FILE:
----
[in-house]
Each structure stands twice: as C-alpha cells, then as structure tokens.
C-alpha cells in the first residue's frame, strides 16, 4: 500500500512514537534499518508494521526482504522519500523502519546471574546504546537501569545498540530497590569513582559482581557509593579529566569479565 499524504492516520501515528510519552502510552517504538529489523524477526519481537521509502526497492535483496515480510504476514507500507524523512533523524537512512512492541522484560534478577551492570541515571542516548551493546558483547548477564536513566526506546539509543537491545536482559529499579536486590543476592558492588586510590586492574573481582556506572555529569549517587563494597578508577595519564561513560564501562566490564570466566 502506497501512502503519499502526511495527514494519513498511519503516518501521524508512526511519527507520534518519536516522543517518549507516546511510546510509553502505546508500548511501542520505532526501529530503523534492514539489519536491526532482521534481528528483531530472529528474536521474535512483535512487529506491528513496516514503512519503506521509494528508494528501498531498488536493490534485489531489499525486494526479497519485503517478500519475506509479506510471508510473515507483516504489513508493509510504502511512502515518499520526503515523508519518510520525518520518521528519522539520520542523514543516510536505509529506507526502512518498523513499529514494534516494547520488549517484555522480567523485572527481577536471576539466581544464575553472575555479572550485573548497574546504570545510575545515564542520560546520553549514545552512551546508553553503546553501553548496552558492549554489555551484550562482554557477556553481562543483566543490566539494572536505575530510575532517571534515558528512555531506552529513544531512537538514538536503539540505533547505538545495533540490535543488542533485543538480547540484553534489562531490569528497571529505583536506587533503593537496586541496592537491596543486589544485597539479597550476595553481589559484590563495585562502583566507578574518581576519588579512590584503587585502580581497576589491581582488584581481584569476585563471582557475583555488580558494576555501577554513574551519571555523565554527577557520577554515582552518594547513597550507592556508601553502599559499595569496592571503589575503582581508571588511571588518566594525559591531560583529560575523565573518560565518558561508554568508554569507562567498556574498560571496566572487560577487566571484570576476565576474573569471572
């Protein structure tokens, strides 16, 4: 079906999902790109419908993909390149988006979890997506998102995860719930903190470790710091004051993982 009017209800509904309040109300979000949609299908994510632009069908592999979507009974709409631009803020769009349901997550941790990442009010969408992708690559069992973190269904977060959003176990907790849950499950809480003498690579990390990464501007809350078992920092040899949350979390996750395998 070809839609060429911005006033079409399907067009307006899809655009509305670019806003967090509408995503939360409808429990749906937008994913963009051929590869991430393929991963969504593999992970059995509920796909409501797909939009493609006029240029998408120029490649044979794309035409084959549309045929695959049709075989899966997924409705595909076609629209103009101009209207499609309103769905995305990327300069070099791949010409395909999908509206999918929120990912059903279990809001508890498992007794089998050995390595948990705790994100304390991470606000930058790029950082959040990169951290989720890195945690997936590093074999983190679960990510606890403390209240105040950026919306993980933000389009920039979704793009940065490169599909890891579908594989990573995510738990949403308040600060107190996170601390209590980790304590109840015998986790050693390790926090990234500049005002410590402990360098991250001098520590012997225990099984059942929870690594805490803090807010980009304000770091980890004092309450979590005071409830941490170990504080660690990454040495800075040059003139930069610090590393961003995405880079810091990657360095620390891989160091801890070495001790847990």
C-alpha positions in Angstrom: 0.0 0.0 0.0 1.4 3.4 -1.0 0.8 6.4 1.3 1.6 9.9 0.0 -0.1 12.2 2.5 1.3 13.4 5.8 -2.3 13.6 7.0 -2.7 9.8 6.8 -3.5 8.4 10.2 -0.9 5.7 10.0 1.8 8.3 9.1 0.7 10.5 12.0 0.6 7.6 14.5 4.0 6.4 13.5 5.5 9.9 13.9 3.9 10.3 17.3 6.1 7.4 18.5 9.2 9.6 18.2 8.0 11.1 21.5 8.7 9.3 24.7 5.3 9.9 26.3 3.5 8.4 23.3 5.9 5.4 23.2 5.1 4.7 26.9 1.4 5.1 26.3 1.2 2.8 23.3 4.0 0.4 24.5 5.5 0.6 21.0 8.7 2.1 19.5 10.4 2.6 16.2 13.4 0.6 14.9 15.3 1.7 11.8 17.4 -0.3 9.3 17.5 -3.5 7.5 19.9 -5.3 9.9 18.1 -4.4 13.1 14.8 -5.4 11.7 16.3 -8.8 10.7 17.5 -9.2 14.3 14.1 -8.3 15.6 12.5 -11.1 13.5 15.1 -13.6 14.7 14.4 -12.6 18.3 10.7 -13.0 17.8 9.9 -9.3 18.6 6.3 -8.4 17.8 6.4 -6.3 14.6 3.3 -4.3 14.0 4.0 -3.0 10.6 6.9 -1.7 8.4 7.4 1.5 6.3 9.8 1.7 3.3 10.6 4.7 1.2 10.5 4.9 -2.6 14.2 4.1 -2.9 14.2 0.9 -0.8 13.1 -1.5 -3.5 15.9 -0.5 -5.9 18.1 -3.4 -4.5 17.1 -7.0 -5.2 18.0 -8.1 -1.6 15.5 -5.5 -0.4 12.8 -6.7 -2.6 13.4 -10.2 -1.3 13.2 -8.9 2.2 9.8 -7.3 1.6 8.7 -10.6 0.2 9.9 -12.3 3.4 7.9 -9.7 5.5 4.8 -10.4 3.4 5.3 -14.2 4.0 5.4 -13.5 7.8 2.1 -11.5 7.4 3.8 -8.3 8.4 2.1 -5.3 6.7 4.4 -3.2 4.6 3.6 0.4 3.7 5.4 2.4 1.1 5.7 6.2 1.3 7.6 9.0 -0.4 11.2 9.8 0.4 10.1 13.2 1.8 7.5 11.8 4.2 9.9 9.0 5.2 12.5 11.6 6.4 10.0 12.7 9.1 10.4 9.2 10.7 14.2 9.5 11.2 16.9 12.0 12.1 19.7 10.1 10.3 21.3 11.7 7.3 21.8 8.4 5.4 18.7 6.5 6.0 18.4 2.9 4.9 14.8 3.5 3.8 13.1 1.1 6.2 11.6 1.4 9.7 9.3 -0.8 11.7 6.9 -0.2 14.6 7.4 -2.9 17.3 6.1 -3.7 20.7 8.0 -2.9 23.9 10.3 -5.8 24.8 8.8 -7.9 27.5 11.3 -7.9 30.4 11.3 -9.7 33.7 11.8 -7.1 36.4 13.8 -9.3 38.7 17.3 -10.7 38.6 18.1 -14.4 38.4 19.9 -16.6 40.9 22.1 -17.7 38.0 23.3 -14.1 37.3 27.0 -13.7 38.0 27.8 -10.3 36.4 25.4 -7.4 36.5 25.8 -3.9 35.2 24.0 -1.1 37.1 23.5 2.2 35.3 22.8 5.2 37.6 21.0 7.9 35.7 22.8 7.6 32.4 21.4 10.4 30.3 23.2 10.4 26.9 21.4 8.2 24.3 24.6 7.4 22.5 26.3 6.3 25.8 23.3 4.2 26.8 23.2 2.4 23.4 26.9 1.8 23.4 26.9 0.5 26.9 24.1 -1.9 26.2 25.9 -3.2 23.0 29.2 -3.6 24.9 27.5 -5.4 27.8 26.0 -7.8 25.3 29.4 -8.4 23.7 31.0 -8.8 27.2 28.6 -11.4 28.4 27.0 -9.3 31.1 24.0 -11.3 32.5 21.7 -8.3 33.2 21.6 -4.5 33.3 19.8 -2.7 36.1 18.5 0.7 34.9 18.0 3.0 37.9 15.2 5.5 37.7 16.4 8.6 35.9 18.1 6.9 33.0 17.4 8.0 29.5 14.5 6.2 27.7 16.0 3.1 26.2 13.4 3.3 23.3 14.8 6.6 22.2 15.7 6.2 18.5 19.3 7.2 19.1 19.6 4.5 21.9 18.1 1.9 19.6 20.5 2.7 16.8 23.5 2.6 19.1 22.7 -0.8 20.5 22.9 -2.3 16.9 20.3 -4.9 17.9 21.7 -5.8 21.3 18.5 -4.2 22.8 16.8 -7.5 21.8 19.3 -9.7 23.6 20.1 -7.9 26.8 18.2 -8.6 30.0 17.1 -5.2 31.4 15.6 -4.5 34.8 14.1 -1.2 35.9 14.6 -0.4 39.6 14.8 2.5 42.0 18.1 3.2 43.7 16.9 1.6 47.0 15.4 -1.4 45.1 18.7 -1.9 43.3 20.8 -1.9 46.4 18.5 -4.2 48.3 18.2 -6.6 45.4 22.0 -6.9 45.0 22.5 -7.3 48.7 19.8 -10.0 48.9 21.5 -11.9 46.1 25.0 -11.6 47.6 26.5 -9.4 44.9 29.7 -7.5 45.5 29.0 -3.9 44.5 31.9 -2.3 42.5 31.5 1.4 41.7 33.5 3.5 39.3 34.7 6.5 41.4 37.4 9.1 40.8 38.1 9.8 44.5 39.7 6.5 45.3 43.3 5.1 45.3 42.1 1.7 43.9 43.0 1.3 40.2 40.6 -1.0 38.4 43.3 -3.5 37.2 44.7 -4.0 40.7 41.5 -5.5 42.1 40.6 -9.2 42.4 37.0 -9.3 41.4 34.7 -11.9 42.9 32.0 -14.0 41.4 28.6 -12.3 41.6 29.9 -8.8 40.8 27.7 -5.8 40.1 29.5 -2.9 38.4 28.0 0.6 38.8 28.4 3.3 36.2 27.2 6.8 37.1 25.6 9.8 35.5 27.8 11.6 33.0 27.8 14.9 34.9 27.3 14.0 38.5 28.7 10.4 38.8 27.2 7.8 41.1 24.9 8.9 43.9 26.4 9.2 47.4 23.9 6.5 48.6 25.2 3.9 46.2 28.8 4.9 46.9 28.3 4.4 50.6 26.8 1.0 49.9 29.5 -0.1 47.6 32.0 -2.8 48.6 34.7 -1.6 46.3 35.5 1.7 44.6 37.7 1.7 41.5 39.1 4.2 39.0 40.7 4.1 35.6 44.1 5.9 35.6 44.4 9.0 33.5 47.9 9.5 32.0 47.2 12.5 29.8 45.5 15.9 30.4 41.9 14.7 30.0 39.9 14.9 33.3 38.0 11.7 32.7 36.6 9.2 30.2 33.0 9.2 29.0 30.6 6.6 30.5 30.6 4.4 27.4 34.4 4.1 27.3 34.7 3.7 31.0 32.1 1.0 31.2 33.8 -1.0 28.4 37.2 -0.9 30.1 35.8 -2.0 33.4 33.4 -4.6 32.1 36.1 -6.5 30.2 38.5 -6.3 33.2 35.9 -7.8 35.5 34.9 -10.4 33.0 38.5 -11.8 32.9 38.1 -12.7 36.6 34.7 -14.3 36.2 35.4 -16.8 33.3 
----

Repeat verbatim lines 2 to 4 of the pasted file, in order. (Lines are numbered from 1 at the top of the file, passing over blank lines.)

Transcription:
Each structure stands twice: as C-alpha cells, then as structure tokens.
C-alpha cells in the first residue's frame, strides 16, 4: 500500500512514537534499518508494521526482504522519500523502519546471574546504546537501569545498540530497590569513582559482581557509593579529566569479565 499524504492516520501515528510519552502510552517504538529489523524477526519481537521509502526497492535483496515480510504476514507500507524523512533523524537512512512492541522484560534478577551492570541515571542516548551493546558483547548477564536513566526506546539509543537491545536482559529499579536486590543476592558492588586510590586492574573481582556506572555529569549517587563494597578508577595519564561513560564501562566490564570466566 502506497501512502503519499502526511495527514494519513498511519503516518501521524508512526511519527507520534518519536516522543517518549507516546511510546510509553502505546508500548511501542520505532526501529530503523534492514539489519536491526532482521534481528528483531530472529528474536521474535512483535512487529506491528513496516514503512519503506521509494528508494528501498531498488536493490534485489531489499525486494526479497519485503517478500519475506509479506510471508510473515507483516504489513508493509510504502511512502515518499520526503515523508519518510520525518520518521528519522539520520542523514543516510536505509529506507526502512518498523513499529514494534516494547520488549517484555522480567523485572527481577536471576539466581544464575553472575555479572550485573548497574546504570545510575545515564542520560546520553549514545552512551546508553553503546553501553548496552558492549554489555551484550562482554557477556553481562543483566543490566539494572536505575530510575532517571534515558528512555531506552529513544531512537538514538536503539540505533547505538545495533540490535543488542533485543538480547540484553534489562531490569528497571529505583536506587533503593537496586541496592537491596543486589544485597539479597550476595553481589559484590563495585562502583566507578574518581576519588579512590584503587585502580581497576589491581582488584581481584569476585563471582557475583555488580558494576555501577554513574551519571555523565554527577557520577554515582552518594547513597550507592556508601553502599559499595569496592571503589575503582581508571588511571588518566594525559591531560583529560575523565573518560565518558561508554568508554569507562567498556574498560571496566572487560577487566571484570576476565576474573569471572
């Protein structure tokens, strides 16, 4: 079906999902790109419908993909390149988006979890997506998102995860719930903190470790710091004051993982 009017209800509904309040109300979000949609299908994510632009069908592999979507009974709409631009803020769009349901997550941790990442009010969408992708690559069992973190269904977060959003176990907790849950499950809480003498690579990390990464501007809350078992920092040899949350979390996750395998 070809839609060429911005006033079409399907067009307006899809655009509305670019806003967090509408995503939360409808429990749906937008994913963009051929590869991430393929991963969504593999992970059995509920796909409501797909939009493609006029240029998408120029490649044979794309035409084959549309045929695959049709075989899966997924409705595909076609629209103009101009209207499609309103769905995305990327300069070099791949010409395909999908509206999918929120990912059903279990809001508890498992007794089998050995390595948990705790994100304390991470606000930058790029950082959040990169951290989720890195945690997936590093074999983190679960990510606890403390209240105040950026919306993980933000389009920039979704793009940065490169599909890891579908594989990573995510738990949403308040600060107190996170601390209590980790304590109840015998986790050693390790926090990234500049005002410590402990360098991250001098520590012997225990099984059942929870690594805490803090807010980009304000770091980890004092309450979590005071409830941490170990504080660690990454040495800075040059003139930069610090590393961003995405880079810091990657360095620390891989160091801890070495001790847990």